A retired Dutch couple have become Europe’s first inhabitants of a 3D printed house. Elize Lutz and Harrie Dekkers (main image above) moved into the rock-shaped bungalow in Eindhoven for the weekend. They are renting the two-bedroom place for € 800 (£ 695) a month.
A far cry from the attractive and quirky townhouses synonymous with the Netherlands, the squat structure is the world’s first 3D-printed habitable property with load-bearing walls.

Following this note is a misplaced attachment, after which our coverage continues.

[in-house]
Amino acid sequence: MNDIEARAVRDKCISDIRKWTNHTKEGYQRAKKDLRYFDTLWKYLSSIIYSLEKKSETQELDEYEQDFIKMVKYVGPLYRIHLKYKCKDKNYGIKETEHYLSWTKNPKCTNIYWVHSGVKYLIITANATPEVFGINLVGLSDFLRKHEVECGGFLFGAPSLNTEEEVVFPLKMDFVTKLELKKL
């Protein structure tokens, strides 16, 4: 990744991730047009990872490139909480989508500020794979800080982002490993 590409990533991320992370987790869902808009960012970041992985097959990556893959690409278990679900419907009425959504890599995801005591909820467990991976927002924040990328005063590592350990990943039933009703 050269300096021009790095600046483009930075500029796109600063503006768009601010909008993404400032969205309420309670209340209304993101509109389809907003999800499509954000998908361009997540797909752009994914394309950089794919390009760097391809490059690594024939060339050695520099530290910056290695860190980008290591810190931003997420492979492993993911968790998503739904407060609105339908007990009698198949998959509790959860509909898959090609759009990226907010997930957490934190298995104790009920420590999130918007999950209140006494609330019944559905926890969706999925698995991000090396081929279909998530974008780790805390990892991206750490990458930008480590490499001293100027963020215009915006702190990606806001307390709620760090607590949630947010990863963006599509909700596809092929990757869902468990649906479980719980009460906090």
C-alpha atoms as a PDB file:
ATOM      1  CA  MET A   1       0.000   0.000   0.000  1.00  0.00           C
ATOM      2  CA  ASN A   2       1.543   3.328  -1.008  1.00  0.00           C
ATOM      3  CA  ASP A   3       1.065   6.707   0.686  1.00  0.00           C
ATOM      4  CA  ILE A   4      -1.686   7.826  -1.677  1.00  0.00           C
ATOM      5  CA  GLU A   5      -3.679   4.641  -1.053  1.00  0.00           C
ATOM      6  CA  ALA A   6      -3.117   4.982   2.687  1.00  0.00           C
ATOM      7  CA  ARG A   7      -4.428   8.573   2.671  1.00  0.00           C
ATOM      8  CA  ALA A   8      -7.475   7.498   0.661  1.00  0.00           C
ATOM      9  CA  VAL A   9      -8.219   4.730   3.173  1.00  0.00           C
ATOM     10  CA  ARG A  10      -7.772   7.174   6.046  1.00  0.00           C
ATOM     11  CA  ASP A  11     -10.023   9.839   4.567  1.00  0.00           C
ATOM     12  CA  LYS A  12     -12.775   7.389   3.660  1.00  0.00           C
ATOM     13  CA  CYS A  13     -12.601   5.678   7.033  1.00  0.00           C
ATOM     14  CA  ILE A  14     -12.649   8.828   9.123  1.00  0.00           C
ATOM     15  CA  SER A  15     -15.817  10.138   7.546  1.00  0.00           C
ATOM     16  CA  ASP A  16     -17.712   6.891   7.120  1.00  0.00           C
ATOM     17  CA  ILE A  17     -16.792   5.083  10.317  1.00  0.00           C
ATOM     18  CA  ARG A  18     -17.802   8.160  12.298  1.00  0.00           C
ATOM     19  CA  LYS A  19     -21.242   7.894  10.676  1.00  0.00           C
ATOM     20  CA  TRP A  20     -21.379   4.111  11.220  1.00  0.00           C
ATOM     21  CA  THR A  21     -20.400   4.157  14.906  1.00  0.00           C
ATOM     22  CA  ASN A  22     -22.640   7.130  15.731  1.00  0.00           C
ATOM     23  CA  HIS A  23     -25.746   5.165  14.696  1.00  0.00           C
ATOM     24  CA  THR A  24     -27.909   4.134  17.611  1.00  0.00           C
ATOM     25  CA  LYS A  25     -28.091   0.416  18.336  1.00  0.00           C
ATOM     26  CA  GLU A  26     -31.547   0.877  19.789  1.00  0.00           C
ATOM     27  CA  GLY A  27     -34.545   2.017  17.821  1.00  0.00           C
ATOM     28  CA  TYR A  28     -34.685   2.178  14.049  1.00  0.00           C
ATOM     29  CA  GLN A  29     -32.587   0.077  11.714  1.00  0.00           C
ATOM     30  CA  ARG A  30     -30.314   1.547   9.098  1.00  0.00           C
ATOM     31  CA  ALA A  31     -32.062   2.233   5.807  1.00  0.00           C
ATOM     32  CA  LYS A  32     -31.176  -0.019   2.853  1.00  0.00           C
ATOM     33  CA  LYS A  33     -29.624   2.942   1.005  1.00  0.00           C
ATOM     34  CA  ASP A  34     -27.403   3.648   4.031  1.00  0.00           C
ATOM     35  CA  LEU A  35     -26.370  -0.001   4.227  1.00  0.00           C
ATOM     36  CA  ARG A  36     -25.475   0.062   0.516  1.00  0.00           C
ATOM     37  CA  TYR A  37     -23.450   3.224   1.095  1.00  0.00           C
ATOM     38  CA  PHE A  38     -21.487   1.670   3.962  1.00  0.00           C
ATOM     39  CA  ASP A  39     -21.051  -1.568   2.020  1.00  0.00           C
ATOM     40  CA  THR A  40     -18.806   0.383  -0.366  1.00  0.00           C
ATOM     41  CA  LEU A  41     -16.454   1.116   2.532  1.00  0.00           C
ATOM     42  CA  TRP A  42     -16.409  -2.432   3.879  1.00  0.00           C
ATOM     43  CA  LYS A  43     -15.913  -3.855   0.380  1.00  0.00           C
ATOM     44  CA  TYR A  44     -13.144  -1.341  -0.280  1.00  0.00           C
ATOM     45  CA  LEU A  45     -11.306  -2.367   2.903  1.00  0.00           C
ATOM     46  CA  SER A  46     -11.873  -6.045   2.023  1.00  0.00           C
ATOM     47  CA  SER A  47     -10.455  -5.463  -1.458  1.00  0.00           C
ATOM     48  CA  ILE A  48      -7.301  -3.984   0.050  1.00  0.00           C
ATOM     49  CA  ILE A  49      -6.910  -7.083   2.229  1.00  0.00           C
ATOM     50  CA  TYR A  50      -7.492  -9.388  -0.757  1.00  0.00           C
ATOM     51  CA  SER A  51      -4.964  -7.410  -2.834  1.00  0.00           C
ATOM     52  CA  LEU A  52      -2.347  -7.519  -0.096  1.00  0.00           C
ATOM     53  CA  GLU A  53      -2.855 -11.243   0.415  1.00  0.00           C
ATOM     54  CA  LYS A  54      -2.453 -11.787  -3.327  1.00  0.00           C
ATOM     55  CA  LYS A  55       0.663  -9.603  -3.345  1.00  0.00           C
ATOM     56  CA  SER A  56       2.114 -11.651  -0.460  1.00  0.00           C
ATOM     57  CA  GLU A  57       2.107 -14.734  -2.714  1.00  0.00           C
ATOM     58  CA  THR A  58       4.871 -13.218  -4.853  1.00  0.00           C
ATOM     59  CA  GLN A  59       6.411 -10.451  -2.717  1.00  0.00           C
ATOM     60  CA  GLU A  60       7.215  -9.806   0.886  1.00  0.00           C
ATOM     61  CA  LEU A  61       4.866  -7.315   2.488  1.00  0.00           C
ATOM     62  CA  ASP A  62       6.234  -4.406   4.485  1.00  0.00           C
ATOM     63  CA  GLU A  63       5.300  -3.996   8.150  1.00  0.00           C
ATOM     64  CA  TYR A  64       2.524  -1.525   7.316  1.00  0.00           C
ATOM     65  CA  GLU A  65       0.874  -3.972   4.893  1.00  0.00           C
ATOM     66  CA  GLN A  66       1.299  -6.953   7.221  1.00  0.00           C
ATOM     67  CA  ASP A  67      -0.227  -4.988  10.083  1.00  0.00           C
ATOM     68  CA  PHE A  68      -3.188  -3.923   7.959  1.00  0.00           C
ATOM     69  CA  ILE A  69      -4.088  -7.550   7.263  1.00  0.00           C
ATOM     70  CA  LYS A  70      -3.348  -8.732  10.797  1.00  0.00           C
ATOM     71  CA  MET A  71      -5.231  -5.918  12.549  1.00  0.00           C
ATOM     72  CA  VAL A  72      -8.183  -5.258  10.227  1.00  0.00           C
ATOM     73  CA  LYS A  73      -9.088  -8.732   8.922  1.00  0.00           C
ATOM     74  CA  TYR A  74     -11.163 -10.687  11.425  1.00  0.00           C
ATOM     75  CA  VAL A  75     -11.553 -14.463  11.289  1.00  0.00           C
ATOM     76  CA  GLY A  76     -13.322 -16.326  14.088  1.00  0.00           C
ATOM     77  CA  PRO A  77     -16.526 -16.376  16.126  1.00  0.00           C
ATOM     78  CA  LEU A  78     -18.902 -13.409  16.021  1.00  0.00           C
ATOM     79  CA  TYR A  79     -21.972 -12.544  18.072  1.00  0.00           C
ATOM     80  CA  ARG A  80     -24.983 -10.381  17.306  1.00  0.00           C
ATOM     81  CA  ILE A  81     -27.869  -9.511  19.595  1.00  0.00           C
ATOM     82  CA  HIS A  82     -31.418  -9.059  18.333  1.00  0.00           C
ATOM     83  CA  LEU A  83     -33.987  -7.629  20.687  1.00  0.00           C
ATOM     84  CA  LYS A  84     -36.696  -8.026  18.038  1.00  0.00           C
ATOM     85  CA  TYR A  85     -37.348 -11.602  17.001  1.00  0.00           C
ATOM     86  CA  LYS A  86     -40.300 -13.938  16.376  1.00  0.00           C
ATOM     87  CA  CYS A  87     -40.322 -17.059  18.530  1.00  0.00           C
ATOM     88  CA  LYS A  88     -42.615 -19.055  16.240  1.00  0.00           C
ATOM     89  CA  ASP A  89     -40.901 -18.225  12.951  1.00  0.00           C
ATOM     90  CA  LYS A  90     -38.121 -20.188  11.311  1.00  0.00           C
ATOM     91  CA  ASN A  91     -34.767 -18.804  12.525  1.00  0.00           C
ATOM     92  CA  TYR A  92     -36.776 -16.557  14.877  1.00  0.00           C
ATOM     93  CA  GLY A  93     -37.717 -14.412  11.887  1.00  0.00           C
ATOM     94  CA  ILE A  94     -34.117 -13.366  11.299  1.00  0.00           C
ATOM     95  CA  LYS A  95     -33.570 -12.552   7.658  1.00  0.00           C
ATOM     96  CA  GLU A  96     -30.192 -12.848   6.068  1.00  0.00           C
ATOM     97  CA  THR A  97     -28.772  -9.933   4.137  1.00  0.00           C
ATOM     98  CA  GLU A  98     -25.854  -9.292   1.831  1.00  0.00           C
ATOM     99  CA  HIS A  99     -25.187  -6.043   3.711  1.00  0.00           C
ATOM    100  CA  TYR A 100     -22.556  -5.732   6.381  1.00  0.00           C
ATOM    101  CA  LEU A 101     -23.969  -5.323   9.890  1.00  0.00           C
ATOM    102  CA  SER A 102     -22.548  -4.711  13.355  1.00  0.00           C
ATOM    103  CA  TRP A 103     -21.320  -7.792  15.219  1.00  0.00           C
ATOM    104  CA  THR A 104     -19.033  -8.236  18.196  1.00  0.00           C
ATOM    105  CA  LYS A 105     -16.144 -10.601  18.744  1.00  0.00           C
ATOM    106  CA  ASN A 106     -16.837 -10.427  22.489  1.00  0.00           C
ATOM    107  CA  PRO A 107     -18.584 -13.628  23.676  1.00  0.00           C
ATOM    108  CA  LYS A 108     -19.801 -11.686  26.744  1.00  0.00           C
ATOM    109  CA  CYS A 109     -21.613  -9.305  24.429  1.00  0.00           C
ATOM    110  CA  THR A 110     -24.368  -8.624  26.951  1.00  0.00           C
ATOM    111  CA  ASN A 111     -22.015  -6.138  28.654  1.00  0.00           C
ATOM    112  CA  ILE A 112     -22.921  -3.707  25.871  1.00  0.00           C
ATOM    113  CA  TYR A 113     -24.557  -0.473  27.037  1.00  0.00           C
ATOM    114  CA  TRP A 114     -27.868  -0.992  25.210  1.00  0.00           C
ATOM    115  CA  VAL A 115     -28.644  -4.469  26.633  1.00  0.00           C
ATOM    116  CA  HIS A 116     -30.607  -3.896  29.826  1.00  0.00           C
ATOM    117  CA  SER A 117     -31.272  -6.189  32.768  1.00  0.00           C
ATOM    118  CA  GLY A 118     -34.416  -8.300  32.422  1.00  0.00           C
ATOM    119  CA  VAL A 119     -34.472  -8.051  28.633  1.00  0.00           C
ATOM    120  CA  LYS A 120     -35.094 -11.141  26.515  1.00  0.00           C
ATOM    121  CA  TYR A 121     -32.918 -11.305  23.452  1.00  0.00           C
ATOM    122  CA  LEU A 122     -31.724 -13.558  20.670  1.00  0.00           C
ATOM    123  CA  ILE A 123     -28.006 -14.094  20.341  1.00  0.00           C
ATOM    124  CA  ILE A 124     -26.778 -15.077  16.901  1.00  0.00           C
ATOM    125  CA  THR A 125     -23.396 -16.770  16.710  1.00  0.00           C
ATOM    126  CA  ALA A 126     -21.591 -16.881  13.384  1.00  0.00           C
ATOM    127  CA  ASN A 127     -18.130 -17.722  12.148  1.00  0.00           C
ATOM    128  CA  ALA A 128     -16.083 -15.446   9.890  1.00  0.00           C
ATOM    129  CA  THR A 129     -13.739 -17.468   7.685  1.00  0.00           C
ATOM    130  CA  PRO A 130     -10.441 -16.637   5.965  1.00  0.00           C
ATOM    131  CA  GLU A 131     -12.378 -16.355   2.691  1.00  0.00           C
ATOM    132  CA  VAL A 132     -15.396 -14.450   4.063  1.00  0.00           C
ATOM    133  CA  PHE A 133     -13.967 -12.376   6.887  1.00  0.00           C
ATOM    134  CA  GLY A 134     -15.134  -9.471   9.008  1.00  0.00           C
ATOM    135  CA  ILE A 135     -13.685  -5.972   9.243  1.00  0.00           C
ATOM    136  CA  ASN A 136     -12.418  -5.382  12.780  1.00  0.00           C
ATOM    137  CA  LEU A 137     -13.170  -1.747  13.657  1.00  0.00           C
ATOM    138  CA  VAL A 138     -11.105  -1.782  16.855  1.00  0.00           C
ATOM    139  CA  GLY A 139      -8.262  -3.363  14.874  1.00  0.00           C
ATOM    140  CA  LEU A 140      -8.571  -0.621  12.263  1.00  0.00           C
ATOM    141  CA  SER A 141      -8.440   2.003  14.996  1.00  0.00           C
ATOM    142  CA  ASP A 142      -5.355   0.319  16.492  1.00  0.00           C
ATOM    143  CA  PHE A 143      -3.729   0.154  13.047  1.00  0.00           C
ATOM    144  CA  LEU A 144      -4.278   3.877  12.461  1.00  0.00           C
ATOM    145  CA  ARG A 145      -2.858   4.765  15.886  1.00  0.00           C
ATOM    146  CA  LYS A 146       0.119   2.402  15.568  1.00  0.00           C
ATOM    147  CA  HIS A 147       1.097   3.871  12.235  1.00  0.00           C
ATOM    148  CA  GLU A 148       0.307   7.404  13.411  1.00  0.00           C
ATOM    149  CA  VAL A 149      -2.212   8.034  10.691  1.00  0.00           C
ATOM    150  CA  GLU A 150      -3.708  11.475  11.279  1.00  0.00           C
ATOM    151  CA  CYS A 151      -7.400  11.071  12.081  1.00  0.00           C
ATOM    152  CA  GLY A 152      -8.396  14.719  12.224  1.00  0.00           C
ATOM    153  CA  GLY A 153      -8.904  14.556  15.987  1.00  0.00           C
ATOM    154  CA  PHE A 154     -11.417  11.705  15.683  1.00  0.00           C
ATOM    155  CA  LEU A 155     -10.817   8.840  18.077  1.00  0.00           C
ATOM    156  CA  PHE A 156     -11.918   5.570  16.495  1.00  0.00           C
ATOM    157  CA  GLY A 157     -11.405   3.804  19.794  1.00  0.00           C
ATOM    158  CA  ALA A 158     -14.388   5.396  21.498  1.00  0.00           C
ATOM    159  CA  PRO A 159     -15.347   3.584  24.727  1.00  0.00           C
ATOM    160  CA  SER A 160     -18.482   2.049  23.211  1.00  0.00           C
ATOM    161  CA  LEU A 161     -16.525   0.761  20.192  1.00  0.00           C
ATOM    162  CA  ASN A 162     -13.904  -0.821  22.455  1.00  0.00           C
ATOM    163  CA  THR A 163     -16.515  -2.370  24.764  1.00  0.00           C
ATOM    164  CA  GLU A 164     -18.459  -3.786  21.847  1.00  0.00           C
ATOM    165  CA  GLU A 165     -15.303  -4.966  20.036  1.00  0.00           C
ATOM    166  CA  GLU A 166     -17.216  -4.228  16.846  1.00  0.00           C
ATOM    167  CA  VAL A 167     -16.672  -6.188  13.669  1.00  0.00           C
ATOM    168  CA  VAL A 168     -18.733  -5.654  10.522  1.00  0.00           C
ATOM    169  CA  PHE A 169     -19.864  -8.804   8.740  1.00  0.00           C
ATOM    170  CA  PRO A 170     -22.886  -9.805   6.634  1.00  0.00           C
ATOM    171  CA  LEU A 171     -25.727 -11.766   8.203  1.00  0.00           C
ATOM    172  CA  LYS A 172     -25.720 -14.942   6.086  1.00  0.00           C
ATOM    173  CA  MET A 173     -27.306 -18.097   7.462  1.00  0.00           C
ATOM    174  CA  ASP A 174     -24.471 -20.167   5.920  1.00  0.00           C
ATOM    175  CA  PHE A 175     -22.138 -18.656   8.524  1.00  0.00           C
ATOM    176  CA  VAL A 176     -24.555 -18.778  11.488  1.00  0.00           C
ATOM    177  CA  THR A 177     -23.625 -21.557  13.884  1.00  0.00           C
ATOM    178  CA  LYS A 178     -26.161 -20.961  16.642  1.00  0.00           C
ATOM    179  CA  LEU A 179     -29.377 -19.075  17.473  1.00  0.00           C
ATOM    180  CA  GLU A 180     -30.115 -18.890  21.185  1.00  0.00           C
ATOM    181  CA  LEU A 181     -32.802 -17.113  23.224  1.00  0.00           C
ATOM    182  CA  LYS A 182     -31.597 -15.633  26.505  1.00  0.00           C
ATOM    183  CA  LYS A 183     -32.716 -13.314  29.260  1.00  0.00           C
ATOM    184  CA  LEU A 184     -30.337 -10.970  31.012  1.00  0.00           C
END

Proponents of the technology say it could lower construction costs, make properties more affordable, as well as reduce the amount of cement used in construction. Cement is responsible for approximately 8 percent of the world’s CO2 emissions.
Professor Theo Salet of Eindhoven University of Technology said the house, one of five planned by construction company Saint-Gobain Weber Beamix, was a “big step” towards scaling up 3D printing technology. “Digitization from design to implementation leads to sustainable and affordable housing, tailored to the resident’s wishes,” he added.
Picture: Saint-Gobain Weber Beamix